I haven't had a good cry in a long time. The last time I can really remember letting go was about 3 months into my current job. I made a major mistake and had no idea how it happened... Anyway, I started crying and every time I got close to being calm, someone would see my red shiny eyes, ask me what was wrong, and I would be off again.
Crying in public is not my thing. It makes me uncomfortable whether it's me or someone else in tears. Most of the time, I rather prefer to be alone when I cry because, I assume that crying makes everyone as uncomfortable as it makes me. I'm sure that's probably not true, but I can't get past it.
Only two times since my childhood have I felt comfortable crying in the presence of others.
The first: I was a sophomore in high school at a youth retreat with several friends. (The retreat was called "Moral Combat." How's that for a laugh?) We were at an evening gathering. The speaker's message about evangelism had plunged a knife into my heart. I had been a Christian for more than a year and I hadn't made any effort to share my new faith with my mother or my brother. I mourned and wept and my friends prayed for me. No one seemed put out and no one urged me to calm down or told me that it was going to be alright, they just let me mourn my sin and cry out to God until I was done.
The second: I was a junior at Houghton and had just finished my second viewing of Schindler's List. My first experience with this movie (nearly 7 years earlier) had left me relatively unmoved, but the second time I viewed it, I was struck with such despair. There was nothing I could do. These horrible things were already complete and no one could fix it. I lay in my bed and sobbed for nearly an hour. Rebecca sat next to me the entire time, not trying to comfort or calm, she was just there and that was enough.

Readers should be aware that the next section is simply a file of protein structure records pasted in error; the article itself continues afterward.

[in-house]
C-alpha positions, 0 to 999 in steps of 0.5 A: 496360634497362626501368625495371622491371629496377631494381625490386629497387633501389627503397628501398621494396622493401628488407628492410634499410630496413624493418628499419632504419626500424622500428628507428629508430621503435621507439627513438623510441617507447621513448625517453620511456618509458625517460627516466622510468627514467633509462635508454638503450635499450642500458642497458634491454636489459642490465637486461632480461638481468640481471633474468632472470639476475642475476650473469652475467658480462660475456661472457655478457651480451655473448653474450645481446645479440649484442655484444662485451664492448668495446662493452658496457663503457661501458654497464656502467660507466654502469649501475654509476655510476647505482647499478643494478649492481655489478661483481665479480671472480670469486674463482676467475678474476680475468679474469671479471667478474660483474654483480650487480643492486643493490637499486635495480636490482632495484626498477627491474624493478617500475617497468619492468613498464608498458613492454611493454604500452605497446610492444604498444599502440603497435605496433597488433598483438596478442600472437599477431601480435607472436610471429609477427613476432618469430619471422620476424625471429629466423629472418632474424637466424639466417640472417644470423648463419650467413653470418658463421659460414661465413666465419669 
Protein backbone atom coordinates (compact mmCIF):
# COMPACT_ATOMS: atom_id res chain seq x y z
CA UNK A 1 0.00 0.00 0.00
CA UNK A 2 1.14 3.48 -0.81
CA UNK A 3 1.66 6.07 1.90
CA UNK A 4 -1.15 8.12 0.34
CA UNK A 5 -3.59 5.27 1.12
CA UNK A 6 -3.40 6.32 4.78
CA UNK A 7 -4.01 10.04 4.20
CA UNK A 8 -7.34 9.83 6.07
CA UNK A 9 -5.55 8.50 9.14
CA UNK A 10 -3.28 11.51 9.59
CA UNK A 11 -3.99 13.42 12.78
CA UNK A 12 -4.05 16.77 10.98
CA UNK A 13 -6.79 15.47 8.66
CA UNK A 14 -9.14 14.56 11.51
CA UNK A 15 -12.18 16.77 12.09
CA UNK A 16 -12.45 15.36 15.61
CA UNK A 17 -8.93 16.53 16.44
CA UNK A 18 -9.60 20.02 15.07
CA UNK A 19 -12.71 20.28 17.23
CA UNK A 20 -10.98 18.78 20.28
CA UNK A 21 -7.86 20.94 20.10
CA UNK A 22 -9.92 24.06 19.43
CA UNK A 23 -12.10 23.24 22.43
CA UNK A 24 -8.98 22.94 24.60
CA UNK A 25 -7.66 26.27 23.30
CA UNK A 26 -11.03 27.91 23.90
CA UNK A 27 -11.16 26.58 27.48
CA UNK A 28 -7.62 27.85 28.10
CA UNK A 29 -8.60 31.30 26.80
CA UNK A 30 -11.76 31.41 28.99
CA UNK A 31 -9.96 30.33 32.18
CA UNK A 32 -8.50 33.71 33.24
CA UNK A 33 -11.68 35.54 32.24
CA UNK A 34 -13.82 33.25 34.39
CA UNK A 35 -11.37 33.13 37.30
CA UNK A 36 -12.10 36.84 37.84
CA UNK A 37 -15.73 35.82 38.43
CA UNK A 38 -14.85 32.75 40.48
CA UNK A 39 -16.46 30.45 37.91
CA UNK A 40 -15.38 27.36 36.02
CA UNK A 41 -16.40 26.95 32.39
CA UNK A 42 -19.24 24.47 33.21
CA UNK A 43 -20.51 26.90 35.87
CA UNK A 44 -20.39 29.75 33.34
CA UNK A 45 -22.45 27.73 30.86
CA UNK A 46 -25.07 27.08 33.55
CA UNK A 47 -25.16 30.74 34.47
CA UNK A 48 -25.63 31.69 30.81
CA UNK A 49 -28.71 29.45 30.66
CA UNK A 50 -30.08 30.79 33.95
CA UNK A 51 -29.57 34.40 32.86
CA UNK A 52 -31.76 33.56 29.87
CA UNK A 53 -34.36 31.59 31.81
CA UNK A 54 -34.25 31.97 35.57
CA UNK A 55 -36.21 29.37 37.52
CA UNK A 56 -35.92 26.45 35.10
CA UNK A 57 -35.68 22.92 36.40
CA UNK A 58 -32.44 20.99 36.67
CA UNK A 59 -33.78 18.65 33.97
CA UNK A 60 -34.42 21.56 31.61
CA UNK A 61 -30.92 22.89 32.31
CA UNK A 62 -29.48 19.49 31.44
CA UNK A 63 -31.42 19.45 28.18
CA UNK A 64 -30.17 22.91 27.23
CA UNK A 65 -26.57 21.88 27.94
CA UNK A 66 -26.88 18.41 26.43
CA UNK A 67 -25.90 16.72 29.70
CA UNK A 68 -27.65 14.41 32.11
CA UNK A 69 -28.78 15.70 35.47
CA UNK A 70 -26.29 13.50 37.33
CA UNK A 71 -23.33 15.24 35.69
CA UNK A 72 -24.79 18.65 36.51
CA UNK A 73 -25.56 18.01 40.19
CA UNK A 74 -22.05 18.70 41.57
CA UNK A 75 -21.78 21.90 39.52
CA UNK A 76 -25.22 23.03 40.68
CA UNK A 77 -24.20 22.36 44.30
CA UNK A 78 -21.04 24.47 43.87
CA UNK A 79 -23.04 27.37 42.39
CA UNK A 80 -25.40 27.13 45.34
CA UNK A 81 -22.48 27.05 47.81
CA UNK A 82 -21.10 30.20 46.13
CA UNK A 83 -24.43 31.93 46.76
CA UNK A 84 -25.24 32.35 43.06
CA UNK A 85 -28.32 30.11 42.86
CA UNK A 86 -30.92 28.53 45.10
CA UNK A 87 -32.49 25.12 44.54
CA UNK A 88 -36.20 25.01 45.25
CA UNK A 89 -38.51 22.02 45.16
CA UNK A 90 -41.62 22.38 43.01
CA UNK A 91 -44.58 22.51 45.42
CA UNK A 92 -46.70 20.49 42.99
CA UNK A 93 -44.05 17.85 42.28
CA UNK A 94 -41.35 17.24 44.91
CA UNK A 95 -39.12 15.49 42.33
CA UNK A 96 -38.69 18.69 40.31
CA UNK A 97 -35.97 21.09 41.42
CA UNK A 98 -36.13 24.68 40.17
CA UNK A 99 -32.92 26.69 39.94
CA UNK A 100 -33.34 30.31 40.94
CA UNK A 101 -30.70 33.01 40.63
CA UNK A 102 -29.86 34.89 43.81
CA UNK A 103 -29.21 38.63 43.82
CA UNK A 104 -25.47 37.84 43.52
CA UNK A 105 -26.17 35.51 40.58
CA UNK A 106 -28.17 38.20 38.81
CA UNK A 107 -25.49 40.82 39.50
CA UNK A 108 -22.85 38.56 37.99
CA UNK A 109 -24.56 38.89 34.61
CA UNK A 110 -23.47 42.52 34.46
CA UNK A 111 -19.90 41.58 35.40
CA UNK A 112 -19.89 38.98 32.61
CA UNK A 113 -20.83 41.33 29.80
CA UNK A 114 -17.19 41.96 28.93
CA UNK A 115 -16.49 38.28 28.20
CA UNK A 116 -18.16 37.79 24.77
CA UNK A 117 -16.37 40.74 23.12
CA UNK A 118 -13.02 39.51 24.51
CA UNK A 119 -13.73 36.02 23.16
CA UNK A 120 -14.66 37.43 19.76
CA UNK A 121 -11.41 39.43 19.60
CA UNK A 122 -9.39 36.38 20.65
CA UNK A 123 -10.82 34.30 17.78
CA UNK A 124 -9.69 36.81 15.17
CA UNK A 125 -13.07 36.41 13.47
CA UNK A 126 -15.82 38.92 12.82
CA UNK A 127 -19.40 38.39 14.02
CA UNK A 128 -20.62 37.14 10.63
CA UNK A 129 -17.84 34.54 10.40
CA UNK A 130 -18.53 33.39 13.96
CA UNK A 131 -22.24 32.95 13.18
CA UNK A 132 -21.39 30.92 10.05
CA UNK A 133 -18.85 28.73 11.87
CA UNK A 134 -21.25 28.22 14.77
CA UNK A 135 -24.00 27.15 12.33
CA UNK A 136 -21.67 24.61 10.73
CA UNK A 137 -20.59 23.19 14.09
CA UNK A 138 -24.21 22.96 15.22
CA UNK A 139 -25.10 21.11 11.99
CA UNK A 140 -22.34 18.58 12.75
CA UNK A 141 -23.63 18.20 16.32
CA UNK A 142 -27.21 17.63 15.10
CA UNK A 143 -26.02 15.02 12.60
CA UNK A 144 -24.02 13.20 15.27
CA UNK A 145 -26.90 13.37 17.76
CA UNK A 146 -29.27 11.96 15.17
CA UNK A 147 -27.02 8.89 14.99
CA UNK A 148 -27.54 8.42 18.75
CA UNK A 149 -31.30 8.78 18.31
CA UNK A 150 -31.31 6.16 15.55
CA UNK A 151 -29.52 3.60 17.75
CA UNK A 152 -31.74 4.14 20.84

After I have a good cry, I need a long nap, but then I'm in a better mood for days or weeks after. Perhaps some day I will be able to convince myself that it's alright to cry when the tears come since they just don't come that often. I'll learn that it's alright to be vulnerable. I'll cry and be a better person for it.
I read some reviews that said it was "plot heavy." HA! Maybe if you consider Disney animated movies plot heavy. I thought it was a little "plot schizophrenic." They tried to introduce too many plot lines and none of them went deep enough. Boy with a drunk dad, girl with a hooker mother, teen love triangle, angry principal, dance teacher with a dead wife. They scraped the surface and nothing more.
Anyway, that was my only complaint. The movie was joyfully hokey and included a whole lot of teenage stupidity and corny dancing scenes. Not to mention the two middle-aged black women two rows ahead who chimed in loudly with their commentary, the man behind us who actually started counting off the dance steps along with the characters in the movie and laughed (and snorted) too long and too hard at the mildly funny parts, and Emily's complete disgust over the fact that I had roped her into what she considered a terrible movie.
It was laughable as a piece of art, but every aspect of the evening was entertaining. Anyway, Rufio was in it, how can you go wrong?
UPDATE: If you choose to view the cheesy film, you should also take a look at the documentary it's based on: Mad Hot Ballroom. I have added it to our Netflix queue.